The idea that the press is driven by ratings/sensationalism became untenable. If that were true, they'd be all over the Epstein story. The corporate press is the propaganda arm of the Regime they now see in outline. Nothing anyone says will ever make them unsee that, period.
This is profoundly disorienting. Many of them don't know for certain whether ballots were faked in November 2020, but they know for absolute certain that the press, the FBI, etc would lie to them if there was. They have every reason to believe that, and it's probably true.
I know a few people who think the election was stolen.
It wasn't. I've looked into it very, very closely (and I did not trust either mainstream media or dissident media) and the evidence is simply overwhelming: Biden supporters in and out of government engaged in a couple of attempts to subvert the election, sometimes successfully, but their efforts were not enough to change the outcome of the election.
Virtually all claims of outright fraud were simply false on examination, and many others (presented in long, long, lonnnnnng press conferences) were so weak the Trump Campaign never even brought them to court where they could be examined. Sidney Powell made a lot of explosive (and insane) claims about Dominion voting machines, which many of my friends believed because she'd staked her reputation on it and had promised evidence soon... but she had no evidence, and her reputation is now destroyed, and she is being sued for defamation and will lose. There were no "late night vote dumps," as you would well know if you -- like me -- stayed up until 4:30 AM on Election Night and watched the ballots escorted to the Milwaukee County Court House under police escort to be counted.
(Biden's winning margin didn't even come from the inner cities; he made his biggest gains in the suburbs, and that was what swung the election. So many examples of supposed fraud come from Milwaukee and Detroit, but, in fact, to win the election the way he did, Biden's people would have had to commit massive voter fraud in Wauwatosa, and nobody alleges that.)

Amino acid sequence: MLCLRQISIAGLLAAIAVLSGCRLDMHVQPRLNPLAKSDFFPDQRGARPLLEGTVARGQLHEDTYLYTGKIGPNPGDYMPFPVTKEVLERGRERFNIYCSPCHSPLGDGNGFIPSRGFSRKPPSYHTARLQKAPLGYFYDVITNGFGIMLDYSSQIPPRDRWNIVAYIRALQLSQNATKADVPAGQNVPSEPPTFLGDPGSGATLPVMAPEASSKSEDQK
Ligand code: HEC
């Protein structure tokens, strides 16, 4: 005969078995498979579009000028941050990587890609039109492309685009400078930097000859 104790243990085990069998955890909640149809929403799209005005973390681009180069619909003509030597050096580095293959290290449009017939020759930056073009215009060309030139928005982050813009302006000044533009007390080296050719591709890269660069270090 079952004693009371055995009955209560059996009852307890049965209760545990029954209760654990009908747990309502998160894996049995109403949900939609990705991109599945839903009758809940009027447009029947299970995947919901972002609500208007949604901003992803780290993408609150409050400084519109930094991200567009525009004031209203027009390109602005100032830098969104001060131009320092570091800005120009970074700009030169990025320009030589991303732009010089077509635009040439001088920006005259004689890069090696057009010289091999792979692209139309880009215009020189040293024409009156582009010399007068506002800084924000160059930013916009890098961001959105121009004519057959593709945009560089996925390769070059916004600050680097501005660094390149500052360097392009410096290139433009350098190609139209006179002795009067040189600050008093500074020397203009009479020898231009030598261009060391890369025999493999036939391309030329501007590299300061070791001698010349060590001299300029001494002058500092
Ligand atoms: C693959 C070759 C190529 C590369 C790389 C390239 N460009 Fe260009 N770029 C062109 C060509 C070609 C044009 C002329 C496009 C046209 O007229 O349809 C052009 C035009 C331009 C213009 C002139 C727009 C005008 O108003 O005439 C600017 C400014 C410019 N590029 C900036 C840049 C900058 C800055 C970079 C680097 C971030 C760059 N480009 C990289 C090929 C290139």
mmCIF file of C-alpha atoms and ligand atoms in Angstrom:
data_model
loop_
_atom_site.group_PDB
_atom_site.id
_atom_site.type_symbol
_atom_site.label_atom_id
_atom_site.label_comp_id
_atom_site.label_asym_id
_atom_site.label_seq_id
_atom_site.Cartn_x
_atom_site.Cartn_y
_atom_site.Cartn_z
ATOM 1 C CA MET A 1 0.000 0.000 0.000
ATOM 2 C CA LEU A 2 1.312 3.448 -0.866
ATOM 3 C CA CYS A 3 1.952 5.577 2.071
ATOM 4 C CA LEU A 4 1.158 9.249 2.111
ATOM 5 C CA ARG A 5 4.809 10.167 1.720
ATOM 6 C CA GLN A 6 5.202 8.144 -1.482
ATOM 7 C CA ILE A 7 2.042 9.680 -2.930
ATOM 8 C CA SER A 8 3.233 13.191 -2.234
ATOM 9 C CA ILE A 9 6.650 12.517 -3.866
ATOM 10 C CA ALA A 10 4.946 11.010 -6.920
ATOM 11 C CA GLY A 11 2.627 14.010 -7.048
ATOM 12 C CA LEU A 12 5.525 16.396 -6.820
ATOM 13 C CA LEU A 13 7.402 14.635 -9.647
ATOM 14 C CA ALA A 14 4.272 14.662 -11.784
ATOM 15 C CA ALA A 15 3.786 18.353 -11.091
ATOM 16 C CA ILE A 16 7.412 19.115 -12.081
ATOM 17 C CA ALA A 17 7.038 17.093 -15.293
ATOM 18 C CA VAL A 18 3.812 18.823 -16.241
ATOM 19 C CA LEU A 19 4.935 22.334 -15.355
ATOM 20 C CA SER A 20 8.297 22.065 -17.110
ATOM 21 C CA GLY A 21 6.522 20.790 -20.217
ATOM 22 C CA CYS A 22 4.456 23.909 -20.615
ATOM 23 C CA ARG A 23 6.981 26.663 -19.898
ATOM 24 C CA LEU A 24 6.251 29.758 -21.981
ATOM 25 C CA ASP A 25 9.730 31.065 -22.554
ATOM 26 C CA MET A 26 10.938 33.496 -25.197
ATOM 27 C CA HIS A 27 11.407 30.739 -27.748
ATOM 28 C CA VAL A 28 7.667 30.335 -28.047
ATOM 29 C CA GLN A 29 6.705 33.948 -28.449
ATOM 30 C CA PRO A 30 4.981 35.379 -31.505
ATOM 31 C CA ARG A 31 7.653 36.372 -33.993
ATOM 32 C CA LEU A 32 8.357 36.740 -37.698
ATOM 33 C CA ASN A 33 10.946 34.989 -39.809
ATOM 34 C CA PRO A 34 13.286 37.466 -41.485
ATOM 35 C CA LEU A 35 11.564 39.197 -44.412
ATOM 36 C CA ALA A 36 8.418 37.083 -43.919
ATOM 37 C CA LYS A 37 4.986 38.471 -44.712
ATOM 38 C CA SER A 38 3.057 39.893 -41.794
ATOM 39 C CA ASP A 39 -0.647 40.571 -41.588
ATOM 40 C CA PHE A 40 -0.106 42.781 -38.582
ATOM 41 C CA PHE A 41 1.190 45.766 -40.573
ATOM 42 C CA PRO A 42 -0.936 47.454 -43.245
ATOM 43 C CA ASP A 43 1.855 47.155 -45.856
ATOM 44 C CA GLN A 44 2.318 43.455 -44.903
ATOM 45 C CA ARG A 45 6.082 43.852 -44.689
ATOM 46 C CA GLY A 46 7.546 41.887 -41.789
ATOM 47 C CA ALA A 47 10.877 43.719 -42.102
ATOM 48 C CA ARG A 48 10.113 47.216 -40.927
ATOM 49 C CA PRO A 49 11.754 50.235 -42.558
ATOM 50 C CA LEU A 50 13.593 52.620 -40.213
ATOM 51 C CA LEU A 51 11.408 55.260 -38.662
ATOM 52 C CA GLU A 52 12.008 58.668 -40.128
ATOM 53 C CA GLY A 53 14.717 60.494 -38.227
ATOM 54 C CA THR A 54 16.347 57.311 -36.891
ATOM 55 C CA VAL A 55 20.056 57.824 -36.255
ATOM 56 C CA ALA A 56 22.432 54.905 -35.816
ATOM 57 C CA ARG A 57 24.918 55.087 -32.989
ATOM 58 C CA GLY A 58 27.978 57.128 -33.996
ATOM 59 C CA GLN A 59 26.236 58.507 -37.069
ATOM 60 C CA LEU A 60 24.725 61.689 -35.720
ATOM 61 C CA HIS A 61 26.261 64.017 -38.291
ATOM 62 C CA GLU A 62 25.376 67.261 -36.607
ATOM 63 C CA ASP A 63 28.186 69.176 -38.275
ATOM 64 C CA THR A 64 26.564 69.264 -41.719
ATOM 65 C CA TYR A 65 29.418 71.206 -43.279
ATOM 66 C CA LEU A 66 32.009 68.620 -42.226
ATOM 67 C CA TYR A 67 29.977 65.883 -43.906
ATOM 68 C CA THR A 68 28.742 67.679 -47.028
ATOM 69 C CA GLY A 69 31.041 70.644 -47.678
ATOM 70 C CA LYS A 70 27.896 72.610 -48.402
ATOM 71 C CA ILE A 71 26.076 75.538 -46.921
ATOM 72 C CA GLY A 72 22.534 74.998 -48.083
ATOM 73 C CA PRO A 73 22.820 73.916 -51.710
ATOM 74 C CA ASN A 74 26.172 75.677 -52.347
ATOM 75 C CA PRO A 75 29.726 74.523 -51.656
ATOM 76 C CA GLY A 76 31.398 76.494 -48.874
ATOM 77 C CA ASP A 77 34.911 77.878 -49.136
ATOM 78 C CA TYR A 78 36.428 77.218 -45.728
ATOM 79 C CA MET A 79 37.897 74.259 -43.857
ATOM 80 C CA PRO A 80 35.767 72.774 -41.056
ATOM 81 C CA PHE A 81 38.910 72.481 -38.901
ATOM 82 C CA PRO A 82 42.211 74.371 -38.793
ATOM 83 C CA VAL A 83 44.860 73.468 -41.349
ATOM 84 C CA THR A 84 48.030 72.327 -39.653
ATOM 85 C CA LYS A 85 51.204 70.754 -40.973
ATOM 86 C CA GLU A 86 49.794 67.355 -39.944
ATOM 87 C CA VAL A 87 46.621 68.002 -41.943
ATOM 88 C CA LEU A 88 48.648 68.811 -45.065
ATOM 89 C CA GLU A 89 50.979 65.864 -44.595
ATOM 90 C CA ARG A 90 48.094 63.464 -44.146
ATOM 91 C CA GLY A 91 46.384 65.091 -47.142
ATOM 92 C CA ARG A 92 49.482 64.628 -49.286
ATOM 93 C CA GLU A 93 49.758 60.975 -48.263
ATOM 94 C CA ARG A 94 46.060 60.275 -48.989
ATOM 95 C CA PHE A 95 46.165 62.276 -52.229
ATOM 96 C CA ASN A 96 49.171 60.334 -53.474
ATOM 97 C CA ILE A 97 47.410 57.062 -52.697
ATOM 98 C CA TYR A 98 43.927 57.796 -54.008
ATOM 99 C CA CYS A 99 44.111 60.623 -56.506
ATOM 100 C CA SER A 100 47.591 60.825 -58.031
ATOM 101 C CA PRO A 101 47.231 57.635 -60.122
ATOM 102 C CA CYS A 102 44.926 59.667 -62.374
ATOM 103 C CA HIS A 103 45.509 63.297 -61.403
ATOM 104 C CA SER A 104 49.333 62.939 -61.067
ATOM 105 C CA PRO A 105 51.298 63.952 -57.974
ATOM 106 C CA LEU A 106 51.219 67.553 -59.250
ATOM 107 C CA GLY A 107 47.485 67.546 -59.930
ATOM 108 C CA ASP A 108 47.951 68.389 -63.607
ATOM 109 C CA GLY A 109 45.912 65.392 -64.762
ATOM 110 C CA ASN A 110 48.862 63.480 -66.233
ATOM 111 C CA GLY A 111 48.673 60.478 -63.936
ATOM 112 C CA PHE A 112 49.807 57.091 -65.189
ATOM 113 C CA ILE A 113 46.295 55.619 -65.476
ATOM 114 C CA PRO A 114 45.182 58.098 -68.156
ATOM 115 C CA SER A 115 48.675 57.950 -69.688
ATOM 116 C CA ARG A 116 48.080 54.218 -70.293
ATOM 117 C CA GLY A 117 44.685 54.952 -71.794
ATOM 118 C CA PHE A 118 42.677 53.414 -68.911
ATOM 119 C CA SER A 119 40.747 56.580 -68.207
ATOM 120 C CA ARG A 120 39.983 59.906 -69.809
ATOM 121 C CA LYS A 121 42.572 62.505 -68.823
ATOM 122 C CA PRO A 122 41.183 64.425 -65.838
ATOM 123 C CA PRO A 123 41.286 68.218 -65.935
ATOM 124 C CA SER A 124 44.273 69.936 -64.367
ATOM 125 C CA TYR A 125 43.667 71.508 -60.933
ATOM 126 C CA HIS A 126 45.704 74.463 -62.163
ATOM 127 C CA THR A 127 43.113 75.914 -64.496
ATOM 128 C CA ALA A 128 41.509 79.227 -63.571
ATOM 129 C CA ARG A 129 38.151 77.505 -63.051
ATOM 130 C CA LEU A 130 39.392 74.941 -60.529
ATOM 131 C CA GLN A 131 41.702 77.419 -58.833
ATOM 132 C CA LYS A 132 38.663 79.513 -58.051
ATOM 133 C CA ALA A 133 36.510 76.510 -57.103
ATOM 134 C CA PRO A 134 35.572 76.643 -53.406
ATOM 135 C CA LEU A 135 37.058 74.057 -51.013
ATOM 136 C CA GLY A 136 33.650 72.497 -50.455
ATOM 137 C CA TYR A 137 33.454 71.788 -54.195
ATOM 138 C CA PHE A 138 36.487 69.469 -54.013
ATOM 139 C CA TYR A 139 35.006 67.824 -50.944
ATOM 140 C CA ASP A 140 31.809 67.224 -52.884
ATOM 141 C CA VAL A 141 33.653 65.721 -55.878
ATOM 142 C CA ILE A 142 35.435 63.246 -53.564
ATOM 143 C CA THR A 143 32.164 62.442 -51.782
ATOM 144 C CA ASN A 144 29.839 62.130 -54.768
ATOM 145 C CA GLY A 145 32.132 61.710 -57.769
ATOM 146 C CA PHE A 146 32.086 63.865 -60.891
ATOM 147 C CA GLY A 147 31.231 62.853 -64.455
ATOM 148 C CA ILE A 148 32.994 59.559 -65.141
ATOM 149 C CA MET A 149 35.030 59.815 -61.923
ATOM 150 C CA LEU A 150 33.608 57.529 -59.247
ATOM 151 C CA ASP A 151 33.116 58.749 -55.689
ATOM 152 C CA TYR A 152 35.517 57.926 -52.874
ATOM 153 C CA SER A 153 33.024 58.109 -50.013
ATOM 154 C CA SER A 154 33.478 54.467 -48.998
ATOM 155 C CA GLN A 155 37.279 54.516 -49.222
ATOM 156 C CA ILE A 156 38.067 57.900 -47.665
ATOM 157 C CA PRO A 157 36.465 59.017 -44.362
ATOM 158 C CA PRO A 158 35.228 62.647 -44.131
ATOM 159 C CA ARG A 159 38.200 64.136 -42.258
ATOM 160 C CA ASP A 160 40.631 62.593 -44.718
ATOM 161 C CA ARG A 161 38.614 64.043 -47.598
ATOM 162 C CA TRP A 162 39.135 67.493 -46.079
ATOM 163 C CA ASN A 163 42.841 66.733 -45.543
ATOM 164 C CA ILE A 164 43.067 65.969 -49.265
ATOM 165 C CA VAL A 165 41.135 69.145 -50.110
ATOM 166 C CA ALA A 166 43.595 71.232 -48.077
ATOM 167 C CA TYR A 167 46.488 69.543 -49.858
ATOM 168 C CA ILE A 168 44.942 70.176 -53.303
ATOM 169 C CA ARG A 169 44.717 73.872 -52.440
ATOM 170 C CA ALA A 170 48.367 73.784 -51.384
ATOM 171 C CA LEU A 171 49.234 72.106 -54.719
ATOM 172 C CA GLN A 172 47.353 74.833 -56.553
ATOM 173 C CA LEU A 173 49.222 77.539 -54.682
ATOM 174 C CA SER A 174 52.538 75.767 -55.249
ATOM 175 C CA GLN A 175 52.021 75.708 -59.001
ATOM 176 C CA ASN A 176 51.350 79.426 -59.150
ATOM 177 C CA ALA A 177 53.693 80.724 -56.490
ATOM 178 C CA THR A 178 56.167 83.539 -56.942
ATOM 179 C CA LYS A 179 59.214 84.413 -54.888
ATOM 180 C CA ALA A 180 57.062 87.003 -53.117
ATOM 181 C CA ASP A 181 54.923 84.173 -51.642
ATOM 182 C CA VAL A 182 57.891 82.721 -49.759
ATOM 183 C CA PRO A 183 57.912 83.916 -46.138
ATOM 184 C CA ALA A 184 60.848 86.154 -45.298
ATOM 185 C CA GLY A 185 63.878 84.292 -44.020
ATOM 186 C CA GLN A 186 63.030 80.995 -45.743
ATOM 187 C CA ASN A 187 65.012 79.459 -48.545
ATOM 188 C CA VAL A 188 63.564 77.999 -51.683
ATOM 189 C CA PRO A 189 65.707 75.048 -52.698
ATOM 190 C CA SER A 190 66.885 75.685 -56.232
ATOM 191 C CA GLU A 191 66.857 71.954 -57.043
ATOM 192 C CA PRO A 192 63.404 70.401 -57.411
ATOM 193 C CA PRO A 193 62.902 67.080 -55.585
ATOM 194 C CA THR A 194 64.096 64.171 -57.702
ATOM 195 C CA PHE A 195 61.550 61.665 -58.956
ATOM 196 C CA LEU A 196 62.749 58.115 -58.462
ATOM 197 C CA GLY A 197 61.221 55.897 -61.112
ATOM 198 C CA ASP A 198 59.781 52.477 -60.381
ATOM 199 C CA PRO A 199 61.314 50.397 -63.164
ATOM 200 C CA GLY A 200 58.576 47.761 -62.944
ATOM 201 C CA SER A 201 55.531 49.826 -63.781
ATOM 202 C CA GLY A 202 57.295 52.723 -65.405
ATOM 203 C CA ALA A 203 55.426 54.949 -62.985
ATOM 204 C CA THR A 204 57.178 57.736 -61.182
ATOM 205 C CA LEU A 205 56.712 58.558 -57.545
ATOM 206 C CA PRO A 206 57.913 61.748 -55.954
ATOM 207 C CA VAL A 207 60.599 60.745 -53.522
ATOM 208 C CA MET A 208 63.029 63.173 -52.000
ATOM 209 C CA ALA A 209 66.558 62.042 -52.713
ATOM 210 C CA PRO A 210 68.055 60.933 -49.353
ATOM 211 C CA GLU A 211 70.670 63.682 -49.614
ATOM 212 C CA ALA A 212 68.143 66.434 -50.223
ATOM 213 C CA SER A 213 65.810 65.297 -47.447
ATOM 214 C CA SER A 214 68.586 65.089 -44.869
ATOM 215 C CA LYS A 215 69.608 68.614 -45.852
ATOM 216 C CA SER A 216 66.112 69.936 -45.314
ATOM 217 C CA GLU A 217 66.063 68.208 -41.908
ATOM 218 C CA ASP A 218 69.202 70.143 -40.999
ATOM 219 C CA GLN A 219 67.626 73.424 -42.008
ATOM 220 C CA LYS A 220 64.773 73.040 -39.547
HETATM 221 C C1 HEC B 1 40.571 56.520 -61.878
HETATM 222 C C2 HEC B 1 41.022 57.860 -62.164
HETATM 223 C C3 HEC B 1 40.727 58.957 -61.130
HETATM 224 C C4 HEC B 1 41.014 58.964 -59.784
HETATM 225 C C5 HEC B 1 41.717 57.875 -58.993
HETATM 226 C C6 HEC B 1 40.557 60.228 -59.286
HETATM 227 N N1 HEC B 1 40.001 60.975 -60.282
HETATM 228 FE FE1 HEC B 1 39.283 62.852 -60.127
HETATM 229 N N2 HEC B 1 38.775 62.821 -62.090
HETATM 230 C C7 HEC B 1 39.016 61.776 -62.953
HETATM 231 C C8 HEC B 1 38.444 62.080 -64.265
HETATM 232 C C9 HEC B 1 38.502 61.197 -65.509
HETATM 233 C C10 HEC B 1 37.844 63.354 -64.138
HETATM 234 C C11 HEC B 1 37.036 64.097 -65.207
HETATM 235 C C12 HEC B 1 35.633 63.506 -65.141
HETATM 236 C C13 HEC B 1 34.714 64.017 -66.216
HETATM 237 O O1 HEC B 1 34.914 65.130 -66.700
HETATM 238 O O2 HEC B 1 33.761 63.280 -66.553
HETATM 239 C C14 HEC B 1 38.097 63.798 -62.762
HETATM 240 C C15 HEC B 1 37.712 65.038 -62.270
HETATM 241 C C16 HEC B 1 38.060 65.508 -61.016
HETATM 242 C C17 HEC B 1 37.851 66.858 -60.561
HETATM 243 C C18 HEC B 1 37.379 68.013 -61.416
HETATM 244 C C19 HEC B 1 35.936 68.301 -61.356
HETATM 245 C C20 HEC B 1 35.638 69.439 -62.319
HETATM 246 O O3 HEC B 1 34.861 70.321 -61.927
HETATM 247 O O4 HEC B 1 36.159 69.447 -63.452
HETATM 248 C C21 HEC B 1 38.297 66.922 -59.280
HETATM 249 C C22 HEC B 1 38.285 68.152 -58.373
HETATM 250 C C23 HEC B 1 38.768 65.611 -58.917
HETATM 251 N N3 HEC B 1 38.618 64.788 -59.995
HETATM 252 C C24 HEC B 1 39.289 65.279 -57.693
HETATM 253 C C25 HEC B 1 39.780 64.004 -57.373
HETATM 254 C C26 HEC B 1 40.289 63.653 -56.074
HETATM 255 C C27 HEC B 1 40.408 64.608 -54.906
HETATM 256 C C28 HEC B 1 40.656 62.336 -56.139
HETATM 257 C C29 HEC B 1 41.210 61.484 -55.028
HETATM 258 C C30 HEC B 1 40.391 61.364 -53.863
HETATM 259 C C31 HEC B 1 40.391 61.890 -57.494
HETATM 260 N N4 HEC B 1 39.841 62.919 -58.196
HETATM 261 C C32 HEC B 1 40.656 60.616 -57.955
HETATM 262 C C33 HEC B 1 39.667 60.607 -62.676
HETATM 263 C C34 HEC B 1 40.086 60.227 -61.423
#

Tightening up ballot access laws, protecting future elections against the kinds of shenanigans Democrats attempted in 2020, that's all justified. Something like Georgia's voting reform bill is entirely appropriate. But even after you count every legitimate ballot, and throw out every remotely plausibly fraudulent ballot, Biden still wins the electoral college by a decent margin (and the popular vote by a large one). Joe Biden is the legitimate president of the United States.
But, with all that being said, I really can't blame my election-outcome-doubting friends too hard, because... what the heck are they supposed to do?
Not everyone is blessed with the time and brainpower needed to sort through hours of court filings and mathematical models to demonstrate to themselves that Biden did in fact win. Most of these good Americans never even took college Statistics (essential to any kind of election-fraud analysis), and even most of those who did have forgotten all of it! But "doing the analysis yourself" is the only way to learn anything remotely true anymore. There is no doubt in my mind that, in the very slightly counterfactual world where Biden's shenanigans did swing the election and the election therefore was stolen, I would have done the same analysis, objected to the steal... and been dismissed as a conspiracy theorist just as completely as my stolen-election-supporting friends have been in reality.
That's because the mainstream media's primary intention is not to inform the public.
And that's why I really like this thread. It observes both that the mainstream media is a propaganda service, and notes that one effect of this is an epistemic crisis. Facts don't matter on the Right because facts can't matter because facts are not generally available and accessible. (Facts don't matter to the Left, either. See Orban and Wuhan, above.)
Now, Ross Douthat and Megan McArdle both point out that this particular thread is pretty self-serving and forgiving of Trump supporters, many of whom (Trump included) really wouldn't give a damn about a fact if it walked up and shook their hands. I agree with their critiques as well. Still, it gets at an important facet of our political reality in a way that makes it a worthy read.